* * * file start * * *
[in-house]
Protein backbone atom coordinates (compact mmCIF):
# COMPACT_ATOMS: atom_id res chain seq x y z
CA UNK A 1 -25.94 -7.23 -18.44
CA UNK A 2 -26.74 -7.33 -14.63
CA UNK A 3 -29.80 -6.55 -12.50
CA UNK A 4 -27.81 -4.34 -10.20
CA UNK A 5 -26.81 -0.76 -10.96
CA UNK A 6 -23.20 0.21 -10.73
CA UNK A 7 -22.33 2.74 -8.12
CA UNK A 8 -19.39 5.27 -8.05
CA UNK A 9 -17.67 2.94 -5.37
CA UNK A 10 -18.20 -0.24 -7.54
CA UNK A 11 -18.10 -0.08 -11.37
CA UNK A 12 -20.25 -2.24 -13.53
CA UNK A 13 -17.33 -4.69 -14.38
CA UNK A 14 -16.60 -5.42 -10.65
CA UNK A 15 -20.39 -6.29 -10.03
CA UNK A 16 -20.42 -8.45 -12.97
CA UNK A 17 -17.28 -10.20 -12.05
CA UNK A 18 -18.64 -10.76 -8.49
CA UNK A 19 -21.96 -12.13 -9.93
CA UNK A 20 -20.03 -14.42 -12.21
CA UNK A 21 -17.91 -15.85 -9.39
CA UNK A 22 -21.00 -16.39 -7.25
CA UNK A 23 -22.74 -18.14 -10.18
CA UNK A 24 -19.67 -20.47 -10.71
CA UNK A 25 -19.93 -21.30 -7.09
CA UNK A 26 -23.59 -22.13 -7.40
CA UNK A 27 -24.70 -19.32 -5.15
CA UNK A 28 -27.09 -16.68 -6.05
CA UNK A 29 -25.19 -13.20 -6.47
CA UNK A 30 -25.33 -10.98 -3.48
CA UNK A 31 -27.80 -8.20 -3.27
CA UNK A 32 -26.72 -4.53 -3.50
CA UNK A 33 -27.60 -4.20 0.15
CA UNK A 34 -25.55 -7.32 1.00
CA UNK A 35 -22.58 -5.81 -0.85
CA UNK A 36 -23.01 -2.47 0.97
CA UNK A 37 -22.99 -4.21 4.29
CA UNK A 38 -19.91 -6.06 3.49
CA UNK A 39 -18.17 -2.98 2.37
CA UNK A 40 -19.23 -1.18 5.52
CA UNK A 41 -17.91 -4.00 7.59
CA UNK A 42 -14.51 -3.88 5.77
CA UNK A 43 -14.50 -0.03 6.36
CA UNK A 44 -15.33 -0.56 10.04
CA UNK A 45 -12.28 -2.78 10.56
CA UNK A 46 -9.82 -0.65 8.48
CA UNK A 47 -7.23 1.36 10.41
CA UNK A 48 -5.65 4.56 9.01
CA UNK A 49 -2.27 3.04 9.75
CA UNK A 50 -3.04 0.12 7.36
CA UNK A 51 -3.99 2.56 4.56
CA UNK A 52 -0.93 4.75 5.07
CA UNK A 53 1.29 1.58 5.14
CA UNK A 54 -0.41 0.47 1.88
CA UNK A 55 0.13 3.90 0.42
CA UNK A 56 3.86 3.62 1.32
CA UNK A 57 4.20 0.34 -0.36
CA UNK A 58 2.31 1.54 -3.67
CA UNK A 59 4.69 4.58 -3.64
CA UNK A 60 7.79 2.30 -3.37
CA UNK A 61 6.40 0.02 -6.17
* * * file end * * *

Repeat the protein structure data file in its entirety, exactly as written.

[in-house]
Protein backbone atom coordinates (compact mmCIF):
# COMPACT_ATOMS: atom_id res chain seq x y z
CA UNK A 1 -25.94 -7.23 -18.44
CA UNK A 2 -26.74 -7.33 -14.63
CA UNK A 3 -29.80 -6.55 -12.50
CA UNK A 4 -27.81 -4.34 -10.20
CA UNK A 5 -26.81 -0.76 -10.96
CA UNK A 6 -23.20 0.21 -10.73
CA UNK A 7 -22.33 2.74 -8.12
CA UNK A 8 -19.39 5.27 -8.05
CA UNK A 9 -17.67 2.94 -5.37
CA UNK A 10 -18.20 -0.24 -7.54
CA UNK A 11 -18.10 -0.08 -11.37
CA UNK A 12 -20.25 -2.24 -13.53
CA UNK A 13 -17.33 -4.69 -14.38
CA UNK A 14 -16.60 -5.42 -10.65
CA UNK A 15 -20.39 -6.29 -10.03
CA UNK A 16 -20.42 -8.45 -12.97
CA UNK A 17 -17.28 -10.20 -12.05
CA UNK A 18 -18.64 -10.76 -8.49
CA UNK A 19 -21.96 -12.13 -9.93
CA UNK A 20 -20.03 -14.42 -12.21
CA UNK A 21 -17.91 -15.85 -9.39
CA UNK A 22 -21.00 -16.39 -7.25
CA UNK A 23 -22.74 -18.14 -10.18
CA UNK A 24 -19.67 -20.47 -10.71
CA UNK A 25 -19.93 -21.30 -7.09
CA UNK A 26 -23.59 -22.13 -7.40
CA UNK A 27 -24.70 -19.32 -5.15
CA UNK A 28 -27.09 -16.68 -6.05
CA UNK A 29 -25.19 -13.20 -6.47
CA UNK A 30 -25.33 -10.98 -3.48
CA UNK A 31 -27.80 -8.20 -3.27
CA UNK A 32 -26.72 -4.53 -3.50
CA UNK A 33 -27.60 -4.20 0.15
CA UNK A 34 -25.55 -7.32 1.00
CA UNK A 35 -22.58 -5.81 -0.85
CA UNK A 36 -23.01 -2.47 0.97
CA UNK A 37 -22.99 -4.21 4.29
CA UNK A 38 -19.91 -6.06 3.49
CA UNK A 39 -18.17 -2.98 2.37
CA UNK A 40 -19.23 -1.18 5.52
CA UNK A 41 -17.91 -4.00 7.59
CA UNK A 42 -14.51 -3.88 5.77
CA UNK A 43 -14.50 -0.03 6.36
CA UNK A 44 -15.33 -0.56 10.04
CA UNK A 45 -12.28 -2.78 10.56
CA UNK A 46 -9.82 -0.65 8.48
CA UNK A 47 -7.23 1.36 10.41
CA UNK A 48 -5.65 4.56 9.01
CA UNK A 49 -2.27 3.04 9.75
CA UNK A 50 -3.04 0.12 7.36
CA UNK A 51 -3.99 2.56 4.56
CA UNK A 52 -0.93 4.75 5.07
CA UNK A 53 1.29 1.58 5.14
CA UNK A 54 -0.41 0.47 1.88
CA UNK A 55 0.13 3.90 0.42
CA UNK A 56 3.86 3.62 1.32
CA UNK A 57 4.20 0.34 -0.36
CA UNK A 58 2.31 1.54 -3.67
CA UNK A 59 4.69 4.58 -3.64
CA UNK A 60 7.79 2.30 -3.37
CA UNK A 61 6.40 0.02 -6.17